When preparing to bid a menu of products and services, it is critical to understand the basis upon which the award will be made. In some cases, each line item has a “weighting” based on usage by the client; in others, the line item unit prices are added up to arrive at a total score. Proper research and questions to the buyer may expose a pattern of awards and where specific items are significant. While I would never suggest “low-balling” a bid or counting on change orders, you may want to adjust certain items to improve your overall score.

A term contract becomes a performance and service issue rather than one of price or sales acumen. This can lower your sales cost. You’ll be able to assign a project coordinator and/or project inspector rather than a higher-paid salesperson. The sale has already been made.

Risk management means different things to different people, but my focus here is collecting your money and avoid spiraling accounts receivables. Bids, offers and volume of delivery should all be weighed against your cash in the bank, the extent of your supplier and bank credit lines and current average accounts receivables. It does you more harm than good to land a huge six-month term project when you know the receivables may run 90 to 120 days, and you’re tying up a large number of your premium installers.

I make those points to illustrate a very bad decision from my past: a hotel building had suffered some fire damage, and the owner took this opportune catastrophe to use the insurance settlement to remodel. The general contractor asked me if “we’d be interested in providing a bid on floor prep and to furnish and install some 6,000 yards of carpet over pad; the job has to be completed in eight weeks, and we do have other trades doing some touch up. Give us a great price, and you’ve got the job.”

The proffered contract seemed to be pretty standard terms with “completion of work to be within eight weeks, all change orders must be approved by the project manager, invoice for materials to be paid within ten days upon receipt, monthly requisitions and a 10% retention.” When asked about payment for the stored materials, he responded, “Sure, no problem on accelerating payment on that. As soon as you order, send us an invoice.” With pressure to get them a price, I faxed in a bid based on their parameters, and they immediately accepted.

I learned too late that the “touch-up” by other trades was in fact an all-out remodel and rebuild of the interior and exterior; debris was extensive. Unfortunately, the contractor’s field supervisor was inept and disorganized, and the project manager was not on site but stuck in an office in town. Other trades meant that our production was about half the rate we expected. Despite complaints, nothing improved, and we had to bring in an extra crew to avoid the deadly liquidated damages provision (buried in a sub-paragraph in the contract).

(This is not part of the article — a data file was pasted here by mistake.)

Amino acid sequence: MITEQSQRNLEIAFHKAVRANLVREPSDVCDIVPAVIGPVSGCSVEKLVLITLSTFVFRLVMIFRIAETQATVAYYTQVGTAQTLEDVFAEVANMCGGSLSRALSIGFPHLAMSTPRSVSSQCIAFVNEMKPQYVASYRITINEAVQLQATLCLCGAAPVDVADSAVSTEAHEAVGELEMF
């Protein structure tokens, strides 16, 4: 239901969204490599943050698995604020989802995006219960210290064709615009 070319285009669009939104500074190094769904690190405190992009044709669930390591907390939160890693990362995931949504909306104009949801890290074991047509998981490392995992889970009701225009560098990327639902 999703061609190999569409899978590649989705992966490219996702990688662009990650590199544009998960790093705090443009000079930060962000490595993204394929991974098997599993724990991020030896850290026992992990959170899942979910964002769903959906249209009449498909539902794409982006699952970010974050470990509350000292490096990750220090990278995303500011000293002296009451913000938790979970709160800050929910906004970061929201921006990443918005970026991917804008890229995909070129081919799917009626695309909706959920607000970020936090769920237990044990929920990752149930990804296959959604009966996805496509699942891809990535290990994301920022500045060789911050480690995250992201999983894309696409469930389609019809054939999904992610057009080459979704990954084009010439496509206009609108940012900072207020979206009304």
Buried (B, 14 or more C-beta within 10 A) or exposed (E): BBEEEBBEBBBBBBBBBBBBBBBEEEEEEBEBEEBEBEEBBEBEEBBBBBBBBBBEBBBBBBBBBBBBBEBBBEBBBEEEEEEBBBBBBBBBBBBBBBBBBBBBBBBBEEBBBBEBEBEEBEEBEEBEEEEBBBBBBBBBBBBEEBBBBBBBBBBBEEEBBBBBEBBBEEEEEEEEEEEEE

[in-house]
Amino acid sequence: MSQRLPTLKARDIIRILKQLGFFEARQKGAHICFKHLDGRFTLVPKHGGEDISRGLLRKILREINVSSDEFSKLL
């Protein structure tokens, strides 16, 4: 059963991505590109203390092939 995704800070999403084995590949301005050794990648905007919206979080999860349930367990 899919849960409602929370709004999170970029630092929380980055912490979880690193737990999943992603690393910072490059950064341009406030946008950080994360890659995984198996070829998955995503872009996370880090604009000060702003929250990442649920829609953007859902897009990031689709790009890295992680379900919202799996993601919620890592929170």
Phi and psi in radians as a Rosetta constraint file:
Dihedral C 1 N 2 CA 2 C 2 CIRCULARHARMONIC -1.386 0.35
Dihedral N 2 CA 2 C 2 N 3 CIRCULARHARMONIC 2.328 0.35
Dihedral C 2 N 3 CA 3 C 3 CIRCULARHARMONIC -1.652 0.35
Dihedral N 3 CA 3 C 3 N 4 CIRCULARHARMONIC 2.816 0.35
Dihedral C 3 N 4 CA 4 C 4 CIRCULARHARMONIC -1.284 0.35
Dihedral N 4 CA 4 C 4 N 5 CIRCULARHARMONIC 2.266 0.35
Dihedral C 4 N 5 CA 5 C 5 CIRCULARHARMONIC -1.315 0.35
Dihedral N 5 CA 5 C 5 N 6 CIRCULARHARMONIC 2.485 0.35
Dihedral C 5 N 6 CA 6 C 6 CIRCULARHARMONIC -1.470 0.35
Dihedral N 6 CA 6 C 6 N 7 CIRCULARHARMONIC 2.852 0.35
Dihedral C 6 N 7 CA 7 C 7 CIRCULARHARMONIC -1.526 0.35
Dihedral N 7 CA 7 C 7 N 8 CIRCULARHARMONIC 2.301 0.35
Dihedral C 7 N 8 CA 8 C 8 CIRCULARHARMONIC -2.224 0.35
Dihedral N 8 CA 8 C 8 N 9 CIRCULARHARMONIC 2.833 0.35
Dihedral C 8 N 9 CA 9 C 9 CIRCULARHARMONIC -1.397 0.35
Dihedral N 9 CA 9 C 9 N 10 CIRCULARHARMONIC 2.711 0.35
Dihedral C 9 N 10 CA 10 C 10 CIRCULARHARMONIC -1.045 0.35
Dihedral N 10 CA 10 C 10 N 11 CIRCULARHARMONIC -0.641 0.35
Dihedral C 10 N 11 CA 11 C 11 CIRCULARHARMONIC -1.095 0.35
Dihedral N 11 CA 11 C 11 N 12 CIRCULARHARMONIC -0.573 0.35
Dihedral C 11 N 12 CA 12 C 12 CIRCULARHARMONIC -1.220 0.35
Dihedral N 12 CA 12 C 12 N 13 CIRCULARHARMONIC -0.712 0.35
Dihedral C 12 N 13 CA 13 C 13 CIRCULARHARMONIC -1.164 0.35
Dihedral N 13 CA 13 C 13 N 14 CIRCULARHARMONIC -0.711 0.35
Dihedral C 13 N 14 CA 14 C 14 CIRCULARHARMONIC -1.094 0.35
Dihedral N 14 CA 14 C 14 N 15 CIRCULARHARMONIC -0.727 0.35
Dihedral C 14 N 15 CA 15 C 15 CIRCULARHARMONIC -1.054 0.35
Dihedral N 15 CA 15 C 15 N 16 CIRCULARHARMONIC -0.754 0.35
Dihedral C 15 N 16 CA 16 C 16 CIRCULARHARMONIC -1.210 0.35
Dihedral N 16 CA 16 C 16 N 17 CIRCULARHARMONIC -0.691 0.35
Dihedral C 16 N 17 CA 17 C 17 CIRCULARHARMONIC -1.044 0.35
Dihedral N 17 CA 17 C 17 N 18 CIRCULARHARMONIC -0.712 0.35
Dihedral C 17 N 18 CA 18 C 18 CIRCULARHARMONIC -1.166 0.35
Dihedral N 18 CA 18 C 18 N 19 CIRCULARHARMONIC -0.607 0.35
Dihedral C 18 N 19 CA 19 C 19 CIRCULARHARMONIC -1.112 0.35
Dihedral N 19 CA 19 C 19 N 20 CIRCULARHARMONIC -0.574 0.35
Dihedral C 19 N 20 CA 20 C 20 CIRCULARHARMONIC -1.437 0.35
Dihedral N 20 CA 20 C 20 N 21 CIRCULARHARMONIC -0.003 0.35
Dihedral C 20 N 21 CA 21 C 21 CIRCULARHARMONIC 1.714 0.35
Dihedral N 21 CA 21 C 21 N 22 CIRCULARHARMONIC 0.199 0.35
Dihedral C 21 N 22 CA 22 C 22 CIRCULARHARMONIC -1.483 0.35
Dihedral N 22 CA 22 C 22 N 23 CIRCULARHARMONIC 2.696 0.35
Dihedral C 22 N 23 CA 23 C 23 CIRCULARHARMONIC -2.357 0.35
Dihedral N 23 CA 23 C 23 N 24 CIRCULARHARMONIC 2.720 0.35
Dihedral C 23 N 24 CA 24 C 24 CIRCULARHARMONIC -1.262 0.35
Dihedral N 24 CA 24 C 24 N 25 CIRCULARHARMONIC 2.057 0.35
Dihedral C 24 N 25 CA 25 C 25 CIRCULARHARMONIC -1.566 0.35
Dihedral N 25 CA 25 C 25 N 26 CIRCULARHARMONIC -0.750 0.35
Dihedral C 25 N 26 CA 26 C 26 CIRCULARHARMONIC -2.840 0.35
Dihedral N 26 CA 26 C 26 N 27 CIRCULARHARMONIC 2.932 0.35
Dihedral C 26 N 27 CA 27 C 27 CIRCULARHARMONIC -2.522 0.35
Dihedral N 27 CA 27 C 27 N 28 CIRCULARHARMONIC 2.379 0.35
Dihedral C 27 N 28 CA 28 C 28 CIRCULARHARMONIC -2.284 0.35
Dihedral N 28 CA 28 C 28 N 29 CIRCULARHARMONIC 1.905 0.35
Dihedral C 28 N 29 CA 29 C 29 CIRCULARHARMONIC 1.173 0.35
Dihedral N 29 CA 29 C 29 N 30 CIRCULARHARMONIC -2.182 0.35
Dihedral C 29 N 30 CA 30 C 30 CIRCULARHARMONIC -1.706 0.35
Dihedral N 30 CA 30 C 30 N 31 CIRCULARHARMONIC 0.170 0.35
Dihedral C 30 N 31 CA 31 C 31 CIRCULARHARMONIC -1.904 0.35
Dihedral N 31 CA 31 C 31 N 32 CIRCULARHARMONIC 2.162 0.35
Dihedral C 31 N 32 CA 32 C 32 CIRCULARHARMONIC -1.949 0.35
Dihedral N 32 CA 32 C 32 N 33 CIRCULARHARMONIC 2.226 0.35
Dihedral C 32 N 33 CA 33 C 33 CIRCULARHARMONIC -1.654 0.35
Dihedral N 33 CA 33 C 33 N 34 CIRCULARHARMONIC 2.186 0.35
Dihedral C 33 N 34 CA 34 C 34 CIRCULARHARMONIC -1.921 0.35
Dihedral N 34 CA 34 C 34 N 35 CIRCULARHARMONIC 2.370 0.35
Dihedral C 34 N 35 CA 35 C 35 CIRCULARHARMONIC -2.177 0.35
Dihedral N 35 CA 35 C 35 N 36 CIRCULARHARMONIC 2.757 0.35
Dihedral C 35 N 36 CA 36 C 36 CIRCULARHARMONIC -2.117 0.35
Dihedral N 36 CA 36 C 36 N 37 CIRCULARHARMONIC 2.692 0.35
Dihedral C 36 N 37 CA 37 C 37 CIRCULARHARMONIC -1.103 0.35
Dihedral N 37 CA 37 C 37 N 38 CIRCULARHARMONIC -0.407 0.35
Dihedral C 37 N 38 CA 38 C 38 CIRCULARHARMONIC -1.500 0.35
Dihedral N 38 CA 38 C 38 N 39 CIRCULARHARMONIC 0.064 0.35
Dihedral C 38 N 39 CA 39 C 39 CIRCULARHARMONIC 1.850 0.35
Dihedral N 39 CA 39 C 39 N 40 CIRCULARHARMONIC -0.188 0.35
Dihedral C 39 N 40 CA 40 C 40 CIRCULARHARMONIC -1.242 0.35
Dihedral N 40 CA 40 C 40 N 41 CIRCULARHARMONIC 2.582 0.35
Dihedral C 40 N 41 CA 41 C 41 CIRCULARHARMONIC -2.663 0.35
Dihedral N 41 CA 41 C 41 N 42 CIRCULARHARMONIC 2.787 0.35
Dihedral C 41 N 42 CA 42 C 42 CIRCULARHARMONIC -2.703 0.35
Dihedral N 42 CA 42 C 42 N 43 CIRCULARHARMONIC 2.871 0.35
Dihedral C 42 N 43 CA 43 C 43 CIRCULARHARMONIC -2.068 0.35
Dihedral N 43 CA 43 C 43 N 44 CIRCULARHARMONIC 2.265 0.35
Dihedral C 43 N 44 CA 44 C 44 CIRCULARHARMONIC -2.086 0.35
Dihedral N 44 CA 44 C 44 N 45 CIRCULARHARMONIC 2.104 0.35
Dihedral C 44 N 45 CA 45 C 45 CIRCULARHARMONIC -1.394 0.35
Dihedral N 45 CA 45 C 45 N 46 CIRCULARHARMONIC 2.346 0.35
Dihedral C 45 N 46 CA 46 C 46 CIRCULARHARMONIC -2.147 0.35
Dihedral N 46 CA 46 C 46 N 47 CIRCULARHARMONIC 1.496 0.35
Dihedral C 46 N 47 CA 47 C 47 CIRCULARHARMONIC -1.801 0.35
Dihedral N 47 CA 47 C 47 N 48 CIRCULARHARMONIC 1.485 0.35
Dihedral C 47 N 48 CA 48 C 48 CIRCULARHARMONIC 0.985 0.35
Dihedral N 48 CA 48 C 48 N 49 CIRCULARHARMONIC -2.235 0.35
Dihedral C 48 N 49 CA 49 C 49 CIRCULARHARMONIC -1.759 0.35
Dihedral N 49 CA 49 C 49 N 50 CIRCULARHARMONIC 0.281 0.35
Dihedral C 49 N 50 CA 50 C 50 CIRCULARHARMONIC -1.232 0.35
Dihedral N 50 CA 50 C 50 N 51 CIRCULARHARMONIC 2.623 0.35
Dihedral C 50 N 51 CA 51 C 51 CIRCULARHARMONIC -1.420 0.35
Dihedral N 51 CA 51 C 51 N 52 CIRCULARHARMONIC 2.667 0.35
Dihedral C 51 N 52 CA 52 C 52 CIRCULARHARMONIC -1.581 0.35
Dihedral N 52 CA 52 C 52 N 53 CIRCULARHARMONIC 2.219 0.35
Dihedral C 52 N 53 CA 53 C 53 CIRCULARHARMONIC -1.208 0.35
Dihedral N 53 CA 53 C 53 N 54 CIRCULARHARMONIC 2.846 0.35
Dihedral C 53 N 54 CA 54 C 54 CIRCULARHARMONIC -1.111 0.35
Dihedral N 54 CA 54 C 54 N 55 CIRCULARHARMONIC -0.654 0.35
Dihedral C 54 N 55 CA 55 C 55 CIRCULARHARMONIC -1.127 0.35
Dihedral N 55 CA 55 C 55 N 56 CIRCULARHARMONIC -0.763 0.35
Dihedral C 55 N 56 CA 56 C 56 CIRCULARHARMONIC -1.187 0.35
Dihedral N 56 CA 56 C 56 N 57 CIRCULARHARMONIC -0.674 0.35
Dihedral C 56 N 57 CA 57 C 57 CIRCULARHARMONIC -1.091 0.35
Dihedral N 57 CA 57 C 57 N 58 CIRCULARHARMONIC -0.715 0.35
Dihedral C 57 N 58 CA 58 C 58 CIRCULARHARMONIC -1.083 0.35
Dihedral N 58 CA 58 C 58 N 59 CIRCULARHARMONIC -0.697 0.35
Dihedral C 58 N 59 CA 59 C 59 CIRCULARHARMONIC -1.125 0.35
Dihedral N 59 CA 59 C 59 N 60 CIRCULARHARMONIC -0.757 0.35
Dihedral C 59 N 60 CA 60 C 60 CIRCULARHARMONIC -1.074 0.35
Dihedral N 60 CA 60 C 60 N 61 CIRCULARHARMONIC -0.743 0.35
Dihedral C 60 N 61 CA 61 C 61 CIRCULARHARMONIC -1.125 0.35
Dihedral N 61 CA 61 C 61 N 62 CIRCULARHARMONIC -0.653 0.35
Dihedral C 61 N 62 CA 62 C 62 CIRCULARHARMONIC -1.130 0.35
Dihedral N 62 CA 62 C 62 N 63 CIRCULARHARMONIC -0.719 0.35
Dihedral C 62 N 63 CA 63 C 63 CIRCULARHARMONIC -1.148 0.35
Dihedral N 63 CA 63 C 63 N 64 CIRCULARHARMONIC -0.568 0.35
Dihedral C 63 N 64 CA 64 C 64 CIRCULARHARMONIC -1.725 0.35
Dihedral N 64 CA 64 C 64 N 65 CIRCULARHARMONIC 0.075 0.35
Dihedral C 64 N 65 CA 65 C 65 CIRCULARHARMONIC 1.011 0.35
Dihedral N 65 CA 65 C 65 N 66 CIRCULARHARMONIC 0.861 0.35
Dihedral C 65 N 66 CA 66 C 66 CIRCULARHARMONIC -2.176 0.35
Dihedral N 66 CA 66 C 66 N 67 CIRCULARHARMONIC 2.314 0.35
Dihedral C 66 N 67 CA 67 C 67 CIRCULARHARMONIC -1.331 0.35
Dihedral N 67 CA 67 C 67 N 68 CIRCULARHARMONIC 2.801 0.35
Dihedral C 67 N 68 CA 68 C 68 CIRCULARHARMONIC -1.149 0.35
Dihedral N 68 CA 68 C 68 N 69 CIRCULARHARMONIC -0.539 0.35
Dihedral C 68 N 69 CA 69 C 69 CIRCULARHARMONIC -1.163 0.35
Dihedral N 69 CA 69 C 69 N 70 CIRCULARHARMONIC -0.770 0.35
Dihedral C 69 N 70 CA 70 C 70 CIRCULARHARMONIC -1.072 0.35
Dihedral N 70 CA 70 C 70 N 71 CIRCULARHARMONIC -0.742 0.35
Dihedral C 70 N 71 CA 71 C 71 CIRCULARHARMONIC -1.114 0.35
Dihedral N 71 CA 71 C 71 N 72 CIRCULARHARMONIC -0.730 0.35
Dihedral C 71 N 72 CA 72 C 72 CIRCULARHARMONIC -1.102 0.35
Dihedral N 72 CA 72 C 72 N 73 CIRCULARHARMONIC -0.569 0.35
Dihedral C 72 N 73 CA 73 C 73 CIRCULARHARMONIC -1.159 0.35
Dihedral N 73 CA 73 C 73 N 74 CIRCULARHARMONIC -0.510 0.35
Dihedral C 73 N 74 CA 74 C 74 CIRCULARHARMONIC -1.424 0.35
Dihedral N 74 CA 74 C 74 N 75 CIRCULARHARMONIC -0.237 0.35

Our experience in getting paid was an adventure every month. One time they “lost” our requisition; another, it was approved but the “checks had not been signed”; I blew my top when told, “Hey, we had extra expense this month, so we held over your requisition until next month.”

Change orders were an aggravating problem. The field supervisor would only acknowledge extra work being done but could not approve a change involving extra money; the project manager who could approve was adept at questions and delay tactics. We ended up doing extra work with no hope of getting paid just to keep the job going. By the time we finished the job, we learned their definition of “substantial completion” was different than ours. They had used us as a “bank” by delaying payment or withholding extra amounts on most requisitions and checks. At one point, our accounts receivable was 150 days.

There was so much frustration and effort in dealing with them that I was willing to follow a “scorched earth” philosophy to collect. Cooler heads prevailed, and we had our attorney check them out. He found out the contractor was underwater on the job, had made major mistakes and was being sued by the owner who had stopped progress payments. With the threat of other lawsuits, we reluctantly accepted final settlement on the job at about sixty cents on the dollar. I found out that other holdouts ended up with a third of that a year later.

So, why am I making such a big deal of my sad experience? I didn’t do my usual research and check this contractor’s reputation or run his Dun & Bradstreet report. I was steamrolled into being a banker for a quagmire-type project. There may come a time in the next year where a job falls in your lap; be suspicious and ask questions. Let my mistakes and failure to thoroughly read the contract be a lesson to you. The last thing you need is an unprofitable job on which you’ll make a marginal return or never collect.

If it looks too good to be true, it probably is, unless you’re collecting cash in advance. The best-looking contract cannot trump slow or no payment. When offered a high-profit deal, it may not be your sterling qualifications but that the buyer hasn’t paid his last flooring contractor.

Copyright 2020 Floor Focus